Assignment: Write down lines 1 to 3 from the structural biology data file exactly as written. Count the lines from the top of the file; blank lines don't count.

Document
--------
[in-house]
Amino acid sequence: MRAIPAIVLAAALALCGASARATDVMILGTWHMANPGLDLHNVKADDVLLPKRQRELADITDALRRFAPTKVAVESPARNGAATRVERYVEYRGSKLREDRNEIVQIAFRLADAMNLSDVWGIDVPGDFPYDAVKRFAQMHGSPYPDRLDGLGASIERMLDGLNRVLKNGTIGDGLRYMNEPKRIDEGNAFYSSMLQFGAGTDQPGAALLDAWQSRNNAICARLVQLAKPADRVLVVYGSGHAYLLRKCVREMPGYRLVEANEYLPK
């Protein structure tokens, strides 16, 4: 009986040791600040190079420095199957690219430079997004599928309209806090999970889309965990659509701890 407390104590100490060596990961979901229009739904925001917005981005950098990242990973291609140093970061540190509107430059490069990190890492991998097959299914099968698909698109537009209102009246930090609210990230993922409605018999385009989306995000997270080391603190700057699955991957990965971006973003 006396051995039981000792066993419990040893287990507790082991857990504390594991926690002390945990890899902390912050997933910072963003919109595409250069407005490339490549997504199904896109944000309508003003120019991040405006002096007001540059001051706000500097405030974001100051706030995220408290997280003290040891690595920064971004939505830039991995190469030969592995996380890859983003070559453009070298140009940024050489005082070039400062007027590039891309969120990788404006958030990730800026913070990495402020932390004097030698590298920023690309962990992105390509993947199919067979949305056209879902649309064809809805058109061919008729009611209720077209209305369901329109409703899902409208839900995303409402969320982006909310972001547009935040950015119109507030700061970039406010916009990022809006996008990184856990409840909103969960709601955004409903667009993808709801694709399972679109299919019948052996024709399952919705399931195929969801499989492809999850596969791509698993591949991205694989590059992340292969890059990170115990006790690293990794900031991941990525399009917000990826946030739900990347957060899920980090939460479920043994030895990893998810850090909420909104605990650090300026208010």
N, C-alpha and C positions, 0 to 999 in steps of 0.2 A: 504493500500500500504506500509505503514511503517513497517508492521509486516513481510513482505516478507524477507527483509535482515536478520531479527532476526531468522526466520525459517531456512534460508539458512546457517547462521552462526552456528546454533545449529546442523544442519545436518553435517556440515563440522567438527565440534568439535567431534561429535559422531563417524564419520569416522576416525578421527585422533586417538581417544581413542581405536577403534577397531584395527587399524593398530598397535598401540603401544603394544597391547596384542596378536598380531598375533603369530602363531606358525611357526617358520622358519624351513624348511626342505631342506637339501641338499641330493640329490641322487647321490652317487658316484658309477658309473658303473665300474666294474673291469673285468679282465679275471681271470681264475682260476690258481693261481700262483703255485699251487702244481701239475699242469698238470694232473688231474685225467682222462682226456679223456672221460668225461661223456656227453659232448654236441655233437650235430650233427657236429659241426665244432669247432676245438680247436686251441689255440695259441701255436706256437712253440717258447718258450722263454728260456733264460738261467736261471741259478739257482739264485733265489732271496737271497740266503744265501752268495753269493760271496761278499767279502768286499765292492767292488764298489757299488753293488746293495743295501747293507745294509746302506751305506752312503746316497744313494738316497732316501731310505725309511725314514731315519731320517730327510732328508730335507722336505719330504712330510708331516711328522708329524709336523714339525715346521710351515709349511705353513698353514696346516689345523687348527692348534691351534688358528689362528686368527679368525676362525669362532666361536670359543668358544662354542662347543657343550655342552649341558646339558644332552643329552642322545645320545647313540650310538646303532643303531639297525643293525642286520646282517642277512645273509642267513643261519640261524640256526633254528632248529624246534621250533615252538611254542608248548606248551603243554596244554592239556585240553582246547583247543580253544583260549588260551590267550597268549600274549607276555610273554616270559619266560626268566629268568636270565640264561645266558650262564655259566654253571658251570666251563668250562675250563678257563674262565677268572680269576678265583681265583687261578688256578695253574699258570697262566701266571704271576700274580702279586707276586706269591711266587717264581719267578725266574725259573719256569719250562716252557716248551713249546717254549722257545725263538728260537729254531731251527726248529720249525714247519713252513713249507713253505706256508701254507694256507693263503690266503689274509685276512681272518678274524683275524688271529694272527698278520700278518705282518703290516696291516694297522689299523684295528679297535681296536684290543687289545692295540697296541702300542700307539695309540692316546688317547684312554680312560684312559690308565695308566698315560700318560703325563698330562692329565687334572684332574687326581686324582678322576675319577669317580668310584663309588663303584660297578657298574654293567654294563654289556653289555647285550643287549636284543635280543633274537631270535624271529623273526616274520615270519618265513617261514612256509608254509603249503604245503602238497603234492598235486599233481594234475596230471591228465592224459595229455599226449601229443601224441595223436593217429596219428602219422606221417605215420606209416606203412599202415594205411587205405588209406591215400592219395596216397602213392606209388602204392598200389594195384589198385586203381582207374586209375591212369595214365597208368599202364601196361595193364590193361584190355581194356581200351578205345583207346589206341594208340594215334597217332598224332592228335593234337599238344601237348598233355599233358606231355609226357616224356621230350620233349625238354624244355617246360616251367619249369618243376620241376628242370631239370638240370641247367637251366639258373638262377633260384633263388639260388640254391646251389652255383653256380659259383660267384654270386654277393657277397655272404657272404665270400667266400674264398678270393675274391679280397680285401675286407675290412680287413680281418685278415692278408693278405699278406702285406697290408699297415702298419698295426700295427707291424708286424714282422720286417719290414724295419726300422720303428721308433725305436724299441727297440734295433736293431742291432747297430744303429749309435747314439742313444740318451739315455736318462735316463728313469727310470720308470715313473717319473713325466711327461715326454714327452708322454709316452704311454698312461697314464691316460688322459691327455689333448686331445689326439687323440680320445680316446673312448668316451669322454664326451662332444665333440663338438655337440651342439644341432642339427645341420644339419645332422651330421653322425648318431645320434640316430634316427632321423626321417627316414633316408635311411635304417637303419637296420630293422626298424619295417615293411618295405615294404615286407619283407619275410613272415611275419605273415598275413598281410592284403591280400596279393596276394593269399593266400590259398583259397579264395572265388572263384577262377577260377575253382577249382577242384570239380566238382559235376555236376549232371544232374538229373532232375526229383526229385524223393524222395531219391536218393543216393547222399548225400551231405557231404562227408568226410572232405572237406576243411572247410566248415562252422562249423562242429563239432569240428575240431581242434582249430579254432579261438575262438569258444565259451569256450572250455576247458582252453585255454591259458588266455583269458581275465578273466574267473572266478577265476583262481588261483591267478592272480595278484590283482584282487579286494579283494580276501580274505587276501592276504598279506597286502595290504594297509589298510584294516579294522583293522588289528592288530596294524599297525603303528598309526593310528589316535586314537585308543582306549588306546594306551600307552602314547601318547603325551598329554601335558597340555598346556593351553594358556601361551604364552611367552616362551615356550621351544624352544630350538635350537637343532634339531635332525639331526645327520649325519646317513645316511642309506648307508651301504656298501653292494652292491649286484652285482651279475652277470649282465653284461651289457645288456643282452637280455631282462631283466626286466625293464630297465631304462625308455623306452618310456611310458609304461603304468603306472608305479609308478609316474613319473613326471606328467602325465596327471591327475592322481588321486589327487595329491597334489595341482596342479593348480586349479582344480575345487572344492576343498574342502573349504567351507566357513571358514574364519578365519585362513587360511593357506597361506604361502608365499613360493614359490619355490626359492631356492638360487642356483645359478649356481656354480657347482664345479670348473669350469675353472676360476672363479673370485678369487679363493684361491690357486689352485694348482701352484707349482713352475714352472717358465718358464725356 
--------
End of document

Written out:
[in-house]
Amino acid sequence: MRAIPAIVLAAALALCGASARATDVMILGTWHMANPGLDLHNVKADDVLLPKRQRELADITDALRRFAPTKVAVESPARNGAATRVERYVEYRGSKLREDRNEIVQIAFRLADAMNLSDVWGIDVPGDFPYDAVKRFAQMHGSPYPDRLDGLGASIERMLDGLNRVLKNGTIGDGLRYMNEPKRIDEGNAFYSSMLQFGAGTDQPGAALLDAWQSRNNAICARLVQLAKPADRVLVVYGSGHAYLLRKCVREMPGYRLVEANEYLPK
């Protein structure tokens, strides 16, 4: 009986040791600040190079420095199957690219430079997004599928309209806090999970889309965990659509701890 407390104590100490060596990961979901229009739904925001917005981005950098990242990973291609140093970061540190509107430059490069990190890492991998097959299914099968698909698109537009209102009246930090609210990230993922409605018999385009989306995000997270080391603190700057699955991957990965971006973003 006396051995039981000792066993419990040893287990507790082991857990504390594991926690002390945990890899902390912050997933910072963003919109595409250069407005490339490549997504199904896109944000309508003003120019991040405006002096007001540059001051706000500097405030974001100051706030995220408290997280003290040891690595920064971004939505830039991995190469030969592995996380890859983003070559453009070298140009940024050489005082070039400062007027590039891309969120990788404006958030990730800026913070990495402020932390004097030698590298920023690309962990992105390509993947199919067979949305056209879902649309064809809805058109061919008729009611209720077209209305369901329109409703899902409208839900995303409402969320982006909310972001547009935040950015119109507030700061970039406010916009990022809006996008990184856990409840909103969960709601955004409903667009993808709801694709399972679109299919019948052996024709399952919705399931195929969801499989492809999850596969791509698993591949991205694989590059992340292969890059990170115990006790690293990794900031991941990525399009917000990826946030739900990347957060899920980090939460479920043994030895990893998810850090909420909104605990650090300026208010």